Symbiotic effect on some microbiological species and physicochemical properties in milk in subclinical mastitis of dairy cows

I. Abdennebi1, C.R. Messai2, N. Ouchene3,5*, N.A. Ouchene-khelifi3,5, L. Ghallache4, K. Ait-Oudhia5,6,
T.M. Hamdi1, D. Khelef2

1Laboratory of Food Hygiene and Quality Insurance System, High National Veterinary School, Algiers, Algeria
2Animal Health and Production Laboratory, High National Veterinary School, Algiers, Algeria
3Institute of Veterinary Science, University Blida1, Street Soumaa BP270, 09000 Blida, Algeria
4Environment, Health and Animal Production Laboratory, Institute of Veterinary and Agronomic Sciences,
Batna, Algeria
5Laboratory of Biotechnologies related to animal reproduction, University Blida1, Street Soumaa BP270,
09000 Blida, Algeria
6High National Veterinary School, Algiers, Algeria

(Manuscript received 10 September 2020; accepted for publication 3 November 2020)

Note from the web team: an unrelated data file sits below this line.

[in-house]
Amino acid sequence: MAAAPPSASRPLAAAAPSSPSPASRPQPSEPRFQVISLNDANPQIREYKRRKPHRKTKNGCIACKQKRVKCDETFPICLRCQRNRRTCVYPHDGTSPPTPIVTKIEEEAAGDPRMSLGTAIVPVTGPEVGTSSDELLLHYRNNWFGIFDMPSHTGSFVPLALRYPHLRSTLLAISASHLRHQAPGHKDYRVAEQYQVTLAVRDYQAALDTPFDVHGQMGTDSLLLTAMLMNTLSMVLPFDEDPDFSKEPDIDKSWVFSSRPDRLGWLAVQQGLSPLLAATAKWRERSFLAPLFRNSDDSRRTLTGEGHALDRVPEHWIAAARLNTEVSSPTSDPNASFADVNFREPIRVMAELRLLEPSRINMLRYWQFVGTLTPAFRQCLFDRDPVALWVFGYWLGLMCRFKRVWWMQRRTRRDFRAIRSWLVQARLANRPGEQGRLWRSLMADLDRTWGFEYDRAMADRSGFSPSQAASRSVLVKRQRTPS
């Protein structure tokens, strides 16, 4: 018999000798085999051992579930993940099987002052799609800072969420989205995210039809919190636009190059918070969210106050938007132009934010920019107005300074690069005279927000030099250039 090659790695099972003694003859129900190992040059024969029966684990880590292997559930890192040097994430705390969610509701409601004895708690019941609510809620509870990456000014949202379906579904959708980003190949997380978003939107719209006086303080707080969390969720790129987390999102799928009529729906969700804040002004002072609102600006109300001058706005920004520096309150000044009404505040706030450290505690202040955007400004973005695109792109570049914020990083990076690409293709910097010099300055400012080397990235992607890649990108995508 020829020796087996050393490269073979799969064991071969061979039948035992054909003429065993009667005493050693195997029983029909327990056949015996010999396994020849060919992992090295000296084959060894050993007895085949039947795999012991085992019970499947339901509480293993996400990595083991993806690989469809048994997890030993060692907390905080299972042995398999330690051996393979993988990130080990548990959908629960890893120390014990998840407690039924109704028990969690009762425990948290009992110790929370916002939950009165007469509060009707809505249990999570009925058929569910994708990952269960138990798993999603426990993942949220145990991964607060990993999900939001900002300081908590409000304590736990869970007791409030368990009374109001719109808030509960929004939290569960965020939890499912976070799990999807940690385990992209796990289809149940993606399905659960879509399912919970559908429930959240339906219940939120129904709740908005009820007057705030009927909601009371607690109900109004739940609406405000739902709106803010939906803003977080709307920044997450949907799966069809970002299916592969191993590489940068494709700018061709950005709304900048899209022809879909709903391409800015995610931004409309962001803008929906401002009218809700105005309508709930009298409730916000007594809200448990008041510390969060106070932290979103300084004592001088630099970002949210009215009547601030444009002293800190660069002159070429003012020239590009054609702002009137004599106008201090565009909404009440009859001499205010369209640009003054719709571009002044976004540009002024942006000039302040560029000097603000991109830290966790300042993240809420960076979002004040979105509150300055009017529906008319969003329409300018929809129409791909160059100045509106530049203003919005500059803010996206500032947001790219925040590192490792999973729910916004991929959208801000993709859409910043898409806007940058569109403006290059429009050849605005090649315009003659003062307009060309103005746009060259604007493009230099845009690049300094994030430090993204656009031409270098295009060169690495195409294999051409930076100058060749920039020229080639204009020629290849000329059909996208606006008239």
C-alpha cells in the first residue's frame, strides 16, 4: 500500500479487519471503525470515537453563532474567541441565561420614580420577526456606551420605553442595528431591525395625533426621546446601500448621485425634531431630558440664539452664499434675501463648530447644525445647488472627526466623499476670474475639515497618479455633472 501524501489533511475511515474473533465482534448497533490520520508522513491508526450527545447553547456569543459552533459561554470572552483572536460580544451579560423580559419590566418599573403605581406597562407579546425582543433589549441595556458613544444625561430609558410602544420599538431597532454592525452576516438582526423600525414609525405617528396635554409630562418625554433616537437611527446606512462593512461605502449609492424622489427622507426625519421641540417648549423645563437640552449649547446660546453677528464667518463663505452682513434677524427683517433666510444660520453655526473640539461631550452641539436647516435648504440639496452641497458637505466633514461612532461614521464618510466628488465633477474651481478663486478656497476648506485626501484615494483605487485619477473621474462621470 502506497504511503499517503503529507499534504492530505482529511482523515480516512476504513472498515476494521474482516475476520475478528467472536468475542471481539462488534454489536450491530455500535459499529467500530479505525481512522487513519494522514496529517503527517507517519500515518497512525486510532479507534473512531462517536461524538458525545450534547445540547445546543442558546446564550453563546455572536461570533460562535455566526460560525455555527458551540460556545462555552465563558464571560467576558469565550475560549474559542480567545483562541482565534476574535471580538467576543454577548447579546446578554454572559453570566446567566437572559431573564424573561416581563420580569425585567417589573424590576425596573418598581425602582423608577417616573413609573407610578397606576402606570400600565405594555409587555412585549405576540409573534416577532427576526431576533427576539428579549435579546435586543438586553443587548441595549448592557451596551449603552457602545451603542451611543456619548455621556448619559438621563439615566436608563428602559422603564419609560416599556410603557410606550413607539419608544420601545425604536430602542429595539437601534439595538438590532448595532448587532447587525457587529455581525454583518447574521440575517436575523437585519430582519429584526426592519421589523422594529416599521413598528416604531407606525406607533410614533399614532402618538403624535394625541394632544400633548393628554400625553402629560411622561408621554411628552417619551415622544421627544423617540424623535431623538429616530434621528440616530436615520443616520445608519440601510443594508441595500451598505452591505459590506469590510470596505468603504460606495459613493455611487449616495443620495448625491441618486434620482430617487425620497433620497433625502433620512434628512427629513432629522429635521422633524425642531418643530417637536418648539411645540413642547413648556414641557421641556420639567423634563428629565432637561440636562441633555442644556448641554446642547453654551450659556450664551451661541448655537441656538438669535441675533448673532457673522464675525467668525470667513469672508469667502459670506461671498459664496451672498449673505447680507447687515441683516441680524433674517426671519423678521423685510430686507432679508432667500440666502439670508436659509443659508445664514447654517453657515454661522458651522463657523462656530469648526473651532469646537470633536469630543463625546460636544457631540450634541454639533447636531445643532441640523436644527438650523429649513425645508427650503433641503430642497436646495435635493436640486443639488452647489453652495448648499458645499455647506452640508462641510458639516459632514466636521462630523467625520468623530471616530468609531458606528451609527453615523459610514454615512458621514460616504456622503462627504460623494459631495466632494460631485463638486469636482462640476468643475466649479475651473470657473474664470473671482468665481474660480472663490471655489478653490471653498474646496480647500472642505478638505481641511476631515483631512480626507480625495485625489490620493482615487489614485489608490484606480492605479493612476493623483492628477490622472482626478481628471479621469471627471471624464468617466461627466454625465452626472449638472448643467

Abstract. Subclinical mastitis (SCM) is the most common form of mastitis and the greatest cause for concern in dairy cows. The overuse of antibiotics for the treatment of mastitis leads to the development of resistance, resulting in the use of symbiotics. The study was carried out between February and May 2017 at a pilot dairy cattle farm in the Tipaza region (north-central Algeria) aiming to investigate the effect of a symbiotic on SCM. California Mastitis test (CMT) was used to diagnose SCM in a total of 240 dairy cows. A number of 58/240 (24.16%) cows were found to have SCM. These mastitis cows were then divided into two lots; an experimental lot of 37 cows and a control lot of 21 cows. A symbiotic was administered to the experimental lot once a month for three months. Cell count, microbiological analysis and analysis of certain physicochemical parameters of the milk were applied before and after each administration of the symbiotic. The results revealed that the average somatic cells count (SCC) in cows from the control lot was higher than that of cows from the experimental lot throughout the study period (p<0.0001). Staphylococci were isolated from 51/58 (87.93%) of the mastitis cows, of which 21 (36.20%) were infected with Staphylococcus aureus and 30 (51.72%) with coagulase-negative Staphylococcus. Enterobacteriaceae were isolated from 36/58 (62.07%) of the mastitis cows, of which 21 (36.20%) were due to Escherichia coli strain and 15 (25.86%) to other strains of Enterobacteriaceae. After administration of the symbiotic, the prevalence of S. aureus and E. coli decreased significantly in the experimental lot compared to the control lot (p<0.001). The physicochemical characteristics of the milk were not altered by the administration of the symbiotic. All these results show that the symbiotic constitutes an adequate solution to replace antibiotics in the treatment of SCM.